Decrease in suspended sediment
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Ascophyllum nodosum is not likely to be directly intolerant of a decrease in suspended sediment because the species is a primary producer. Other species in the biotope, in particular the suspension feeding barnacles, sponges and tunicates, are likely to be more intolerant because a decrease in suspended sediment may also result in a decrease in food supplies so growth may be affected. However, the impact of a decrease, of 100mg/l suspended sediment for a month, on the biotope as a whole will be sublethal effects (i.e. growth, fecundity etc.) so intolerance has been assessed as low. On return to pre-impact suspended sediment levels feeding of affected species and photosynthetic rates will return to normal very rapidly.
Desiccation
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Ascophyllum nodosum regularly becomes exposed to air during tidal cycles and so is tolerant of some desiccation. Brinkhuis et al. (1976) concluded that productivity is affected by desiccation, but only when water loss exceeds 50%. Stengel & Dring (1997) found that growth was lowest in those plants highest up the shore. In transplantation experiments Stengel & Dring (1997) found that 80% of plants moved from the lower shore to the upper shore died within 3 months, whereas all transplants from the upper to the lower shore and all controls survived. However, the photosynthetic and growth rates of those plants that survived on the upper shore had acclimated to the new conditions, but whether the plants survived or not seemed to be determined by thallus morphology which may be genetically fixed. An increase in desiccation at the level of the benchmark, equivalent to a change in position of one vertical biological zone on the shore, will kill a large proportion of plants at the upper end of the populations range depressing the upper limit and so intolerance of the biotope is reported as intermediate. The range of the biotope may be able to extend further down the shore if desiccation increases. However, such recovery is likely to take a long time because Ascophyllum nodosum settles infrequently Macrofauna, such as the gammarid amphipod Hyale prevostii, that use the algae as a sheltered and humid habitat are also intolerant of increased desiccation and will be likely to move down the shore to avoid the factor. Other species such as the limpet Patella vulgata and the periwinkle Littorina littorea are able to tolerate some increase in desiccation and will be little affected.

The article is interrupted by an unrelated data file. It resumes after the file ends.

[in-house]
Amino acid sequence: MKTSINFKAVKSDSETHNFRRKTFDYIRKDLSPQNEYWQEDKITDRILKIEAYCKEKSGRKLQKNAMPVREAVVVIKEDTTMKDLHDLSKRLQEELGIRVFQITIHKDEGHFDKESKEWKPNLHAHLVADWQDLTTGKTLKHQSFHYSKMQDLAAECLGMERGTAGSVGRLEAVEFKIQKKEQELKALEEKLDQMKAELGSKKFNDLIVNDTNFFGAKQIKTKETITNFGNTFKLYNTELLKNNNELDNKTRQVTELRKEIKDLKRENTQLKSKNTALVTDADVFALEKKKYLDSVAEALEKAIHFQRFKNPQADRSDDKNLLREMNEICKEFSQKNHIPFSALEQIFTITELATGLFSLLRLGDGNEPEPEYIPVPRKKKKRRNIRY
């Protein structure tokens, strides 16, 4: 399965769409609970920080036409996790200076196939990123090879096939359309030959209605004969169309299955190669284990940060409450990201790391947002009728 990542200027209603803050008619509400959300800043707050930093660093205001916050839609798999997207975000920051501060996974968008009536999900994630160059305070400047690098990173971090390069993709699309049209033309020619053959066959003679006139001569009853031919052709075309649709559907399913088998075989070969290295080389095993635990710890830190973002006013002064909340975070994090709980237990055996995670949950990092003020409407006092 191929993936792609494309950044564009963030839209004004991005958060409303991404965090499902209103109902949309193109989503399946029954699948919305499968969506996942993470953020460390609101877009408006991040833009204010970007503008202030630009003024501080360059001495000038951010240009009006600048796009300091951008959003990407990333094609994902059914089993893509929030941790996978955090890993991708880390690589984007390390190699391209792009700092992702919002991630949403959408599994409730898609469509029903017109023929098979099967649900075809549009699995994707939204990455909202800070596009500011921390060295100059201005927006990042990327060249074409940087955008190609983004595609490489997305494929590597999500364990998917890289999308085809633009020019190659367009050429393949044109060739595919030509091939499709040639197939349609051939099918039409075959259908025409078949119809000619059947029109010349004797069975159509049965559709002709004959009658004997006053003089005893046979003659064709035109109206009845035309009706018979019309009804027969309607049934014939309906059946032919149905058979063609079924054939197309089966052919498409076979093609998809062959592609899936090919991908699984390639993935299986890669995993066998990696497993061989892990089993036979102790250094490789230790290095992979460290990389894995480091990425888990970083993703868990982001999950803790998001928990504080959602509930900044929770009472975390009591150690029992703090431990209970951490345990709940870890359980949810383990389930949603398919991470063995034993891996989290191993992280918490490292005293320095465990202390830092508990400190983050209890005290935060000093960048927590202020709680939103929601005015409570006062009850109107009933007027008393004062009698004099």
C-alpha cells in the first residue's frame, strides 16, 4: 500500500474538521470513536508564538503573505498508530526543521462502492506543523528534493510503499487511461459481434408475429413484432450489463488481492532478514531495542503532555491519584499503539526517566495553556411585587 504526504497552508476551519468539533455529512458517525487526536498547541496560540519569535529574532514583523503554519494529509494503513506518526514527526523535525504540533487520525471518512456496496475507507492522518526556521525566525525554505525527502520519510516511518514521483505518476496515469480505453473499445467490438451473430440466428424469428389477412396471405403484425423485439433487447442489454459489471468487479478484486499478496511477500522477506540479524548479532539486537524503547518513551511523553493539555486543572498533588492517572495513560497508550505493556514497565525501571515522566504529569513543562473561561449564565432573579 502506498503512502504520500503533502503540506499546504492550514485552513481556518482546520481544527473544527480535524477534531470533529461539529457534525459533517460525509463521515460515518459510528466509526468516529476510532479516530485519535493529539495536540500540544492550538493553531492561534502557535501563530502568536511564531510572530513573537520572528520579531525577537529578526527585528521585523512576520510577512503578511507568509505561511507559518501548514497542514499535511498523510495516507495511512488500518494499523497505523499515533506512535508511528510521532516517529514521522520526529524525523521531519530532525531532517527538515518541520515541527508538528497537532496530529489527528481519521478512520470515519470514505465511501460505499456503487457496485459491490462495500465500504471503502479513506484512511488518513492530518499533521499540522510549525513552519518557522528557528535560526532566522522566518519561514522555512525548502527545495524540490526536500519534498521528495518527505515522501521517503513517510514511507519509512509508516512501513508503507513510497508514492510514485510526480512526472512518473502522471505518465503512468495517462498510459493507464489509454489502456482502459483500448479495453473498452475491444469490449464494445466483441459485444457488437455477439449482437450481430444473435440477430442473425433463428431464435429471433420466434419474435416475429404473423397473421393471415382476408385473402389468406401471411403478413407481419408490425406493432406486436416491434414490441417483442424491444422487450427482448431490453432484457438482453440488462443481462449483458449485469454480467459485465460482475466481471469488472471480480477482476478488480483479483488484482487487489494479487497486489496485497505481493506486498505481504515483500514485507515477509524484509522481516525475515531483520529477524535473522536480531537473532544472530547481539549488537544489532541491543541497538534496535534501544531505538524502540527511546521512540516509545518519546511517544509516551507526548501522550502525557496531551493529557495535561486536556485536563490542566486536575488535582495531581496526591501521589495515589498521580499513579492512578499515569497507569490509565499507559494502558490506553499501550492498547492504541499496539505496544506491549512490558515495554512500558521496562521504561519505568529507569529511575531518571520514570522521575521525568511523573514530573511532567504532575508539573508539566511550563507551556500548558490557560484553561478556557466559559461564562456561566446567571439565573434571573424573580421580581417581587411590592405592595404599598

Increase in emergence regime